“I realized something was wrong, but I couldn’t locate it,” Woolf said.
It wasn’t until he requested his client’s original documents from a major financial institution, MLC, that Woolf discovered his scam. Caddick had used Tipp-ex, or correction fluid, to heal the form to give herself double the amount she was entitled to.
The client had agreed to pay her an initial “service fee” of $3,432 in lieu of a commission. On the form, where he was asked, “Would you like to allocate a portion of your initial (initial) compensation in the form of additional units to your client?” Caddick ticked “yes” and circled 100%. This meant that she was giving up any right to take a commission.
However, when Woolf looked at what she had submitted to MLC, to his amazement he saw that she had “Tipp-exed” this to give herself a hefty commission, which MLC paid her. Woolf said MLC was unaware that she had already been fully paid for her services.
This meant that the client had not invested $104,000 because Caddick had stolen part of his investment.
“Rip off. That’s the word to use,” Woolf told the podcast. However, when he confronted Caddick, she said, “Oh my god, my secretary messed up here.” Her boss also believed that was a real mistake.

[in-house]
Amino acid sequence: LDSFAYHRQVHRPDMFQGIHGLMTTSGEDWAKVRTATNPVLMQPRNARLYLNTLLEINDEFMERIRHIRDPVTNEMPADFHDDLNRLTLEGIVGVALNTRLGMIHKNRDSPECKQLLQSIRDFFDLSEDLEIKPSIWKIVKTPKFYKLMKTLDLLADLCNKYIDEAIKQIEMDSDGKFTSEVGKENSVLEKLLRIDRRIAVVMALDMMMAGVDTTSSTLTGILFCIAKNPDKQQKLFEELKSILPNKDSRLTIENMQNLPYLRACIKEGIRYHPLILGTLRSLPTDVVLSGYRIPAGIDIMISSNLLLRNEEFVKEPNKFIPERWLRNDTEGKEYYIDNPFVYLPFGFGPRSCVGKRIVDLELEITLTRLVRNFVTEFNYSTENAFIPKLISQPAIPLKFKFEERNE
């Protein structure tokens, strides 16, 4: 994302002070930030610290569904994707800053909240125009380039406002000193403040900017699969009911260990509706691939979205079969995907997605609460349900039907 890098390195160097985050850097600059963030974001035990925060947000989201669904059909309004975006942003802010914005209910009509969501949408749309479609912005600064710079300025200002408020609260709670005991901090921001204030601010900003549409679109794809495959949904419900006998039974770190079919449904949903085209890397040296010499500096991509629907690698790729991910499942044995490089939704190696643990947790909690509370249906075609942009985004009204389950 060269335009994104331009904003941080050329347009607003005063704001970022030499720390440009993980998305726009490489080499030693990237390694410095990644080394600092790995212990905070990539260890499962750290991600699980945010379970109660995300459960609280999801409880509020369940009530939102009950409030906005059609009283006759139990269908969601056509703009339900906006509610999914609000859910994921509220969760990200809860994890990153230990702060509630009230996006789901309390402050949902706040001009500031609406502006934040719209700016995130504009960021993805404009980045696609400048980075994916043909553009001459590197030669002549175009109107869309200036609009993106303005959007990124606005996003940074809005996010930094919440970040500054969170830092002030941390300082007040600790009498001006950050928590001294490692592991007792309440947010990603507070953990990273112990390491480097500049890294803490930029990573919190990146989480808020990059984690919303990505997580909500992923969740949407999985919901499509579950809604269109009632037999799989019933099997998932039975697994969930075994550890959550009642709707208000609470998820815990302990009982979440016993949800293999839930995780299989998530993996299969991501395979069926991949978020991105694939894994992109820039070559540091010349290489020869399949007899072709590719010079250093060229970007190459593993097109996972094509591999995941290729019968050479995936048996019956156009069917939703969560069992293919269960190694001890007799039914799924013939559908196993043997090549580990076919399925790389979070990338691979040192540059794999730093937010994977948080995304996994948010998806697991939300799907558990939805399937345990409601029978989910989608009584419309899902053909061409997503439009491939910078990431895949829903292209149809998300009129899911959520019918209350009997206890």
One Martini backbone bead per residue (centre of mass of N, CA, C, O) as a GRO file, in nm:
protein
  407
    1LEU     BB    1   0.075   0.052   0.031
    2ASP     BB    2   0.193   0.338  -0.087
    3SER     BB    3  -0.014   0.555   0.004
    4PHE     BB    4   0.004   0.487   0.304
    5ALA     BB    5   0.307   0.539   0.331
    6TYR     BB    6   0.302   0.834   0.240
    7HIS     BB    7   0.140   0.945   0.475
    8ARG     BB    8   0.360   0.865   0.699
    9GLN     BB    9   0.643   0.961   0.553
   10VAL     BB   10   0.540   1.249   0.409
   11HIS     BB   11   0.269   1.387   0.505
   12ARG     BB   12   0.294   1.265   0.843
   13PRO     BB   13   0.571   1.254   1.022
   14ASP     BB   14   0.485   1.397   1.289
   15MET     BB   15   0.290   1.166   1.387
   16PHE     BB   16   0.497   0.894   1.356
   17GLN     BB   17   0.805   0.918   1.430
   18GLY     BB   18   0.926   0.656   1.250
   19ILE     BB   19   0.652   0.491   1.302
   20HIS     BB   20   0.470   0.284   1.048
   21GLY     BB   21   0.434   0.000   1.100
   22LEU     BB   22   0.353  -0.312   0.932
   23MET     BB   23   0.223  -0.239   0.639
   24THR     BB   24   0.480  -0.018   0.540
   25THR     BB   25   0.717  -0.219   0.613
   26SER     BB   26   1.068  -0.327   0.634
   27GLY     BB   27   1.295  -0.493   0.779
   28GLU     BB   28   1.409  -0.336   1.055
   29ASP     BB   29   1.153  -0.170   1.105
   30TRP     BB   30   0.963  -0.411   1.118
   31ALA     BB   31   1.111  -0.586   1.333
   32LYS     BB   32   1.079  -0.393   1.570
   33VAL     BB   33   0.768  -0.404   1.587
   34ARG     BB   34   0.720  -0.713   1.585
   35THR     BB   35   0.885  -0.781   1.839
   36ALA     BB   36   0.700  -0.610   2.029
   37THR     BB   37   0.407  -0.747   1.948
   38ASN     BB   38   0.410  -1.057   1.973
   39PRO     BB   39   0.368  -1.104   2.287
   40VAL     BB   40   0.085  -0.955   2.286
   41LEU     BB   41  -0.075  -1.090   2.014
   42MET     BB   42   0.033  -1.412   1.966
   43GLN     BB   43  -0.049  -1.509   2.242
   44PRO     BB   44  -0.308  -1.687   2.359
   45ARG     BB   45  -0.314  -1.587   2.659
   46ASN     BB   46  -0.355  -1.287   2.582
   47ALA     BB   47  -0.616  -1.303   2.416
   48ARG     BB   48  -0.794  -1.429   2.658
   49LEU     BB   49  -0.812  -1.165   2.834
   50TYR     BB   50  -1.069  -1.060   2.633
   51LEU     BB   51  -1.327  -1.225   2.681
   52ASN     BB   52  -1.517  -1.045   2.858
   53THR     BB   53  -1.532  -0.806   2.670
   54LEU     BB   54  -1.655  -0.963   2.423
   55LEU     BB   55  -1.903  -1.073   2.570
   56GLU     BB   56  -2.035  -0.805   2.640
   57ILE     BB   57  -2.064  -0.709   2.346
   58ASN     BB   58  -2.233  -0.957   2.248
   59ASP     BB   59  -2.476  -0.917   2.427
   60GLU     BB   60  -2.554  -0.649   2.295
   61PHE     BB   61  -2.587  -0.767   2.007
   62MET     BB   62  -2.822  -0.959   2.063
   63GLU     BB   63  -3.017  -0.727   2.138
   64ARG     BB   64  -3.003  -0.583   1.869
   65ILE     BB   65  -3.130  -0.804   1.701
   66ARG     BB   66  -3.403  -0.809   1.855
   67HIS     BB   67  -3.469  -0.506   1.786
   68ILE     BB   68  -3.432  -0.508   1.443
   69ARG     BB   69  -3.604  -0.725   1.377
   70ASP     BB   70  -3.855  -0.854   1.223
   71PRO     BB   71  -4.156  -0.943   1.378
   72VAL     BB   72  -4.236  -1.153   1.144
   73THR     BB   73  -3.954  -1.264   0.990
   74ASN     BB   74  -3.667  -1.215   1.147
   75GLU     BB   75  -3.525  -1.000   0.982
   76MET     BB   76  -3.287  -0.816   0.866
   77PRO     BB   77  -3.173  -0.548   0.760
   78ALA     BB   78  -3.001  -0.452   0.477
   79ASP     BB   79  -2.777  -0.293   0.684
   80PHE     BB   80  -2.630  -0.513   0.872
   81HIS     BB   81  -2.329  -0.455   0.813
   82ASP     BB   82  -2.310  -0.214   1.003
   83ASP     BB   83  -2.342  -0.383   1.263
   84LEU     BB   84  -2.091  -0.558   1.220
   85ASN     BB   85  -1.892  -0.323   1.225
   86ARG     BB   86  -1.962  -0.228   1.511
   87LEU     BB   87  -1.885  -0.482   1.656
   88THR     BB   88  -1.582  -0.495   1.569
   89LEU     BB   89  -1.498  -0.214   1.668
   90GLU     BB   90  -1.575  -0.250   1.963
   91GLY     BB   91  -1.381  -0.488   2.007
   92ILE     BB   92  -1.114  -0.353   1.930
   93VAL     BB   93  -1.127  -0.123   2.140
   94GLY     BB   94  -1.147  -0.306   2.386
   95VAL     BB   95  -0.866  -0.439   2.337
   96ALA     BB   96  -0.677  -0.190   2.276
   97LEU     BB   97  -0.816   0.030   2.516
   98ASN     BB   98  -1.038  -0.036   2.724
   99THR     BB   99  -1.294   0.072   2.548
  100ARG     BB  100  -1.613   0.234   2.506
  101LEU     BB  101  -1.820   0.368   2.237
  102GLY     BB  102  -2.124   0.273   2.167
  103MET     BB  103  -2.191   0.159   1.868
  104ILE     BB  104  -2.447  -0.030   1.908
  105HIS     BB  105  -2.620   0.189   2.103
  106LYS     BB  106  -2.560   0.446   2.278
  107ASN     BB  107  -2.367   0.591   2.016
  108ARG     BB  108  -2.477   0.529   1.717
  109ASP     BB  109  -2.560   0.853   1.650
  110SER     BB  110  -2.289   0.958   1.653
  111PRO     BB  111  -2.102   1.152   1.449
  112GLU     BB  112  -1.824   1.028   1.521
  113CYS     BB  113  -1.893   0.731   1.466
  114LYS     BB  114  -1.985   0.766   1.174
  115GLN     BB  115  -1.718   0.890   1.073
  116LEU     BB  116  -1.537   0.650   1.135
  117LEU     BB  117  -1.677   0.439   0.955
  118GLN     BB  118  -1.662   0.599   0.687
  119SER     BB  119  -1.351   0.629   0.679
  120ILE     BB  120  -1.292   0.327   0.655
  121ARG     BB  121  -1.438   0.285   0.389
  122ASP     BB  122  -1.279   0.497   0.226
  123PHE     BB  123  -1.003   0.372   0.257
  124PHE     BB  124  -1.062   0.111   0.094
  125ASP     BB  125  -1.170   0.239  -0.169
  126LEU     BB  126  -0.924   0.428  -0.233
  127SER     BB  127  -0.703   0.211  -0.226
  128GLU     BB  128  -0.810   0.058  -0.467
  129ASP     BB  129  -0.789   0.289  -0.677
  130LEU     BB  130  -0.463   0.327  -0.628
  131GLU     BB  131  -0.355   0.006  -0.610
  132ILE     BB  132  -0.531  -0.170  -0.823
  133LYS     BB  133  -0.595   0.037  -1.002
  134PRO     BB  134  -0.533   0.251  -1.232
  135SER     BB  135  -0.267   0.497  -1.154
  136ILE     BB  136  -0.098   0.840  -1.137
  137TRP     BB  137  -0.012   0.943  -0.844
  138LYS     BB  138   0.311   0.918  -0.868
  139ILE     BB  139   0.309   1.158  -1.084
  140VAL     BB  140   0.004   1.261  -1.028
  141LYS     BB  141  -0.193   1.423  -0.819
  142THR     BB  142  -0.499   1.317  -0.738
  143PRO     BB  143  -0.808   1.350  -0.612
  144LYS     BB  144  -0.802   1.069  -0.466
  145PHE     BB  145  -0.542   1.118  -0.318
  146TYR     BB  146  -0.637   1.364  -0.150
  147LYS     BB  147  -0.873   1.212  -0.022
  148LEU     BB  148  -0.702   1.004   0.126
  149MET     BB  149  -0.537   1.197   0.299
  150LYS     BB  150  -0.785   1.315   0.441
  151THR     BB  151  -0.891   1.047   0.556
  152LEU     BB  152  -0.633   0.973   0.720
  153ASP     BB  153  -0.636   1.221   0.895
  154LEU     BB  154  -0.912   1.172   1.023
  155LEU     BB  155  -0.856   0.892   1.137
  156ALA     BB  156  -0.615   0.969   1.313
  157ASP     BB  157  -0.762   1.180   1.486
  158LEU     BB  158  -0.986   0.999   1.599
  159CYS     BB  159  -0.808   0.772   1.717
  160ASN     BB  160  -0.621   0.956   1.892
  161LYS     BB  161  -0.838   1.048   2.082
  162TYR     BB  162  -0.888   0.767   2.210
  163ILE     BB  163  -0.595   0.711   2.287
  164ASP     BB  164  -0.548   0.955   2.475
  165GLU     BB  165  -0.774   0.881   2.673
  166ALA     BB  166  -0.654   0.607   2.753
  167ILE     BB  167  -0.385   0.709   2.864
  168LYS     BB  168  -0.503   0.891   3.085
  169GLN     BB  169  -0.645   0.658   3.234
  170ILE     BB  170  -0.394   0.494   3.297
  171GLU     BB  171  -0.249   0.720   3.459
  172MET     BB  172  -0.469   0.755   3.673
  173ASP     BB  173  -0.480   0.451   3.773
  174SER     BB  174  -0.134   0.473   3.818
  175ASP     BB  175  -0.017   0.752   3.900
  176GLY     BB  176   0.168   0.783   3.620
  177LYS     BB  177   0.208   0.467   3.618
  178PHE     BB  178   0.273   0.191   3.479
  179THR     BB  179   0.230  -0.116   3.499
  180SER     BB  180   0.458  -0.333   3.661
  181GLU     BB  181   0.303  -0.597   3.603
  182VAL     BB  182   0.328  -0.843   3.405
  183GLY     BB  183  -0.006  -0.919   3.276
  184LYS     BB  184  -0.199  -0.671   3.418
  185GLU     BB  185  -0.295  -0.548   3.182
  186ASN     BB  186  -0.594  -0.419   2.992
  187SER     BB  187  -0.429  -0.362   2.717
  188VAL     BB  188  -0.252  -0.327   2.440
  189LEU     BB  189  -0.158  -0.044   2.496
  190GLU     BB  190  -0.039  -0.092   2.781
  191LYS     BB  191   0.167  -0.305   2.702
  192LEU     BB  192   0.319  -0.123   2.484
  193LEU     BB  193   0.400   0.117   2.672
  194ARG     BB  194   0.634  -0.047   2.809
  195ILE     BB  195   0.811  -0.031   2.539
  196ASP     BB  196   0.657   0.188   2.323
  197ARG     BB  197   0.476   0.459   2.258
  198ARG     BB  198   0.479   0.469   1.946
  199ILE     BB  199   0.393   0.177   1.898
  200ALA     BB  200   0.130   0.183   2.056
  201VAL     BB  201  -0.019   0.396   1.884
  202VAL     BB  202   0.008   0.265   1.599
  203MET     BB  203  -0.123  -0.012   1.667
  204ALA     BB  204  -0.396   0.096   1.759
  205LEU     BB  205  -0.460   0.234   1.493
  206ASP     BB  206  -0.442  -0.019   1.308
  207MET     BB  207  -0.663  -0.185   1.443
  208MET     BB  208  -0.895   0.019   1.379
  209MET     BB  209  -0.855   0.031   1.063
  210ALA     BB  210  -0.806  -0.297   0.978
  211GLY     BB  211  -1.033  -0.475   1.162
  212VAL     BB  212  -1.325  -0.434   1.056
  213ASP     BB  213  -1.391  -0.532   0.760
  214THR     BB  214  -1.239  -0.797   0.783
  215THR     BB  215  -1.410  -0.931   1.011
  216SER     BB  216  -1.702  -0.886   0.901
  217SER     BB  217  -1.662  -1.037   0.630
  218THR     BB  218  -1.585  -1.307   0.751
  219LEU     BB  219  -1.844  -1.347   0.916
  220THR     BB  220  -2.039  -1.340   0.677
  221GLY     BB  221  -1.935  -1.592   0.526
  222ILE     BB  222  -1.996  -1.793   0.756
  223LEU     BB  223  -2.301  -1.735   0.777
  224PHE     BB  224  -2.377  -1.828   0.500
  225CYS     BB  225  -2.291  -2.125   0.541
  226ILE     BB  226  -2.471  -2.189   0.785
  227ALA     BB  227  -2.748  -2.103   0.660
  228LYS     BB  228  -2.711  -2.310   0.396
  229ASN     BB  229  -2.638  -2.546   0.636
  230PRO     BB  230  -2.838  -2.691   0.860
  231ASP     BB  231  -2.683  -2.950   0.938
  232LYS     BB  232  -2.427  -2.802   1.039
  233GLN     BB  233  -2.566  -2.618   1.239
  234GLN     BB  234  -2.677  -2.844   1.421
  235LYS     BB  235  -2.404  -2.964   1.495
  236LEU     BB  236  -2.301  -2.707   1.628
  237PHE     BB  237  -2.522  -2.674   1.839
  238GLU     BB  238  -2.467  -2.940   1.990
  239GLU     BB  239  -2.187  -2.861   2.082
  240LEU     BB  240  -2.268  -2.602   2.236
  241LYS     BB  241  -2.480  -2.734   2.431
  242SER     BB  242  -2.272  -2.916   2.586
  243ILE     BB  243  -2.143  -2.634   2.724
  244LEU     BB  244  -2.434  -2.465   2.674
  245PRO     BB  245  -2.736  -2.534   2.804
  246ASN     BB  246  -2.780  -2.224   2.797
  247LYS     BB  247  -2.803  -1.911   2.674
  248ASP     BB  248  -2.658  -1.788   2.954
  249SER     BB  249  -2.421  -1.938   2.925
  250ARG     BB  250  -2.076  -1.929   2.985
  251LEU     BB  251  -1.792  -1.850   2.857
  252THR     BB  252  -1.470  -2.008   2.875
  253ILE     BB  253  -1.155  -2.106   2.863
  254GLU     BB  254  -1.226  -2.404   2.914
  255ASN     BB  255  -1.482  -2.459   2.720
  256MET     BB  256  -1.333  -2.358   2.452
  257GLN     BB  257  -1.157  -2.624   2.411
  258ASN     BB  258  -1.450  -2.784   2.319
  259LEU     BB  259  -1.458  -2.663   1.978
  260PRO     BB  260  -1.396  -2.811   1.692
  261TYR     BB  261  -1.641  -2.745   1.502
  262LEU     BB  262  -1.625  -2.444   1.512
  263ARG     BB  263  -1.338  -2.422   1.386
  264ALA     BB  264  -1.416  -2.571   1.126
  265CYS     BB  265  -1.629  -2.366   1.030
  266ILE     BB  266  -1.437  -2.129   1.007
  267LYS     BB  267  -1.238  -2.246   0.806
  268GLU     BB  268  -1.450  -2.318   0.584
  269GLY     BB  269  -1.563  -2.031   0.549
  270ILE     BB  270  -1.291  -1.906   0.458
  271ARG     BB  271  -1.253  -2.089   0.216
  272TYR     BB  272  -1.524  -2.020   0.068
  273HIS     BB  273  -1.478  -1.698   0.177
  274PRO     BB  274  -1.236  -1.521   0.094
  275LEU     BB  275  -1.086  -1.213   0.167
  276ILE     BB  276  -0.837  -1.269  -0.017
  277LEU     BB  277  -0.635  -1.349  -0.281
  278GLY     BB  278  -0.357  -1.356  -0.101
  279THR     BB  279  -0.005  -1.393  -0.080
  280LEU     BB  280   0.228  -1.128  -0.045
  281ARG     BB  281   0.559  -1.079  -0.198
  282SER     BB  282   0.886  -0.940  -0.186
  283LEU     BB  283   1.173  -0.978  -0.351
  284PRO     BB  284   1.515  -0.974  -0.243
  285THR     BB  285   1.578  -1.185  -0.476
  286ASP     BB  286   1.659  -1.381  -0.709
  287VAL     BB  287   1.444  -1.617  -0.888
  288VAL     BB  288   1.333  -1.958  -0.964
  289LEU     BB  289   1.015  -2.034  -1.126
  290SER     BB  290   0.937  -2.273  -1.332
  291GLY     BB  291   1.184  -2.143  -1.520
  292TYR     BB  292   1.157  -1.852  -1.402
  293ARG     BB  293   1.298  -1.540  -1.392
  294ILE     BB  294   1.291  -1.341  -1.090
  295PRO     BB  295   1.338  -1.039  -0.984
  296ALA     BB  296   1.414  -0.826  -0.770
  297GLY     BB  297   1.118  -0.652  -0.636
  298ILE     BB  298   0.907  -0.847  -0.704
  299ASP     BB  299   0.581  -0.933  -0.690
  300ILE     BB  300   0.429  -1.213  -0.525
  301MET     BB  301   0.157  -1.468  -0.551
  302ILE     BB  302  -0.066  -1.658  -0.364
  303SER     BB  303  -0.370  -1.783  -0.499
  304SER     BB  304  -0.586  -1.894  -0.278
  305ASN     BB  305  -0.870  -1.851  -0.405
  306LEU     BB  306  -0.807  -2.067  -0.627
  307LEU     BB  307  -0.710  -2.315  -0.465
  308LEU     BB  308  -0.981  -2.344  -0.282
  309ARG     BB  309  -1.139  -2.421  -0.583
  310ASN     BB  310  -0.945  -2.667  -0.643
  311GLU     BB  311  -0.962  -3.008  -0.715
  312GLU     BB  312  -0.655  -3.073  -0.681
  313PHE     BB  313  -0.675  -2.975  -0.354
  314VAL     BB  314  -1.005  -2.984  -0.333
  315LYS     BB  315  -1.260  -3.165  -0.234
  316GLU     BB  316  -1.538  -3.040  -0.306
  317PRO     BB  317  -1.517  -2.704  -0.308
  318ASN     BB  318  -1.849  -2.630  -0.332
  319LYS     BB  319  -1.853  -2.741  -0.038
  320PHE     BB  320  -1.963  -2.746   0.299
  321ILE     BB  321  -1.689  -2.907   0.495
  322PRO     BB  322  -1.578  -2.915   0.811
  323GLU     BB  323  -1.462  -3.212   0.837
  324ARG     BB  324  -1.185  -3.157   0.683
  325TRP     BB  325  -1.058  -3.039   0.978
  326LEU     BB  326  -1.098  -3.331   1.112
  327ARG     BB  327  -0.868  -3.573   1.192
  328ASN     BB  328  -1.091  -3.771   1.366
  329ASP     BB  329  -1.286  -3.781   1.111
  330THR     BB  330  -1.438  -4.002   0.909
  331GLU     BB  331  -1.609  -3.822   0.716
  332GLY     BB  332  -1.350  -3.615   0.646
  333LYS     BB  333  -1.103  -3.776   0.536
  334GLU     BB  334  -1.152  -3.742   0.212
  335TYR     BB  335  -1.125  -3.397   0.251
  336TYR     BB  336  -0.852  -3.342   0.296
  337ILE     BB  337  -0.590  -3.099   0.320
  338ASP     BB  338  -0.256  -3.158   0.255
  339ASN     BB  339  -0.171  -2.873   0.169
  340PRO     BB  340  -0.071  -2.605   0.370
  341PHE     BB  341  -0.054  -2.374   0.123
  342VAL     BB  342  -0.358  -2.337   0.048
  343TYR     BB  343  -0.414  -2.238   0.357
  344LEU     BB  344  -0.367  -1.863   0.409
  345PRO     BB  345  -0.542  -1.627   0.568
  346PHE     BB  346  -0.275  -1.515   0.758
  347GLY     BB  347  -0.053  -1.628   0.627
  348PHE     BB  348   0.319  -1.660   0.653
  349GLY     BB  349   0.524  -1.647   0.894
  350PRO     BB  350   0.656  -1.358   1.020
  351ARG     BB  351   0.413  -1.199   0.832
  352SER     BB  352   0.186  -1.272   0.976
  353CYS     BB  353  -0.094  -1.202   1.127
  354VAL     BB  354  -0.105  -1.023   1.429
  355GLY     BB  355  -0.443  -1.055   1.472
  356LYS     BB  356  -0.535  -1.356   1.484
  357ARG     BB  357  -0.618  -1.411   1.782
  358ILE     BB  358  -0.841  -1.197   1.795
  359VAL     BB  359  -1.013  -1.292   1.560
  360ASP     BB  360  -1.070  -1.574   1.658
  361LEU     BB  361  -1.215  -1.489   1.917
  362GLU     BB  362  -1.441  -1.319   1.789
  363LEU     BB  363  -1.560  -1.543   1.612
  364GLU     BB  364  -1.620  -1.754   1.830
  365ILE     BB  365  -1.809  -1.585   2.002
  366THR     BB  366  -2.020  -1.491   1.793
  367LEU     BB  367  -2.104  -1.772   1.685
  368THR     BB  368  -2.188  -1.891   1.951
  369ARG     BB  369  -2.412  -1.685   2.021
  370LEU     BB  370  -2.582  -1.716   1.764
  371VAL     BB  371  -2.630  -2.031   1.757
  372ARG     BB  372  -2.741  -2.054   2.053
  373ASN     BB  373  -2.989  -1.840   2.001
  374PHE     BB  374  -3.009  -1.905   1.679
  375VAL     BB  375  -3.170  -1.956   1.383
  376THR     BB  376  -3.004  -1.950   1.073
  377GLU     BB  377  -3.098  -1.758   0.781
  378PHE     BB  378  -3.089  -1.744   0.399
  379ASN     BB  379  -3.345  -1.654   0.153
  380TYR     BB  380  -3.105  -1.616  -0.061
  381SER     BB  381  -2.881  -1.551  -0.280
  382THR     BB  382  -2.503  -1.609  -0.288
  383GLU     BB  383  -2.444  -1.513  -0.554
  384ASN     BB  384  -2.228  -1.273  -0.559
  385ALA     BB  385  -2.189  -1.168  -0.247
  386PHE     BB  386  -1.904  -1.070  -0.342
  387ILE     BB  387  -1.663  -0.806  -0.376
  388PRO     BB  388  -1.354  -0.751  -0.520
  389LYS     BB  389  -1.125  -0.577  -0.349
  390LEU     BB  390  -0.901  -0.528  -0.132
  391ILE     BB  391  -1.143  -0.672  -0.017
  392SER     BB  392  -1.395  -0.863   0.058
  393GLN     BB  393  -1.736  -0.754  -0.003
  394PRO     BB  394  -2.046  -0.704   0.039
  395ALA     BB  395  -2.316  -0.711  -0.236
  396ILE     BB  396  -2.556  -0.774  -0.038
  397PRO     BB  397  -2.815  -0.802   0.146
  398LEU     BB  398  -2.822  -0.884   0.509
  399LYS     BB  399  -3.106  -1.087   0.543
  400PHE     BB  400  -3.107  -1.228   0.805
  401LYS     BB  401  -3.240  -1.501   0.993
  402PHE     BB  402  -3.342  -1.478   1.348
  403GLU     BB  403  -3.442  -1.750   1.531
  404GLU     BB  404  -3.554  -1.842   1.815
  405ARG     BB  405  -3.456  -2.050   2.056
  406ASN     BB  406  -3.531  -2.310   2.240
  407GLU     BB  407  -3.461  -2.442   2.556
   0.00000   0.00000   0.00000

But Woolf is certain it was not a one-time mistake.
“I know, as the sun is going to rise in the east tomorrow, this couldn’t have been the only application form this was done to,” he said.
The podcast also delves into Caddick’s childhood in Sydney’s southern suburbs and his upbringing. According to her friends, she was not particularly outstanding in anything during her school years and especially not in mathematics.
One of his oldest friends, Kate Horn, told the podcast that Caddick took the most basic math class in school and “she struggled a bit with it.”
Her supposed financial wizardry later in life was something her friend thought she had “maturely developed.”
In addition to forging checks and altering documents, the podcast also reveals Caddick’s astonishing lies on his resume.
She claimed that in her early twenties, she managed the day-to-day cash flow for the entire NRMA Group, which “comprised 17 entities with a combined annual revenue of over $250 billion”.
Caddick, who failed to achieve the grades required to enter college, later lied about his graduate studies both on his resume and in later documents.
Sydney University of Technology said it had “no record of obtaining a post-graduate degree in finance or a Masters of Commerce in finance – or even any qualification – under the name by Melissa Caddick or Melissa Grimley”.
Including false qualifications on a legal document, which Caddick did, is a criminal offense that has seen people jailed in the past.
The emotional and financial havoc she caused her investors might have been avoided if she had been taken care of when she was caught in her first frauds.
“It’s a real message to anyone who catches someone there, they need to report it, because they’re doing their next victim a disservice,” Dr Parmegiani said.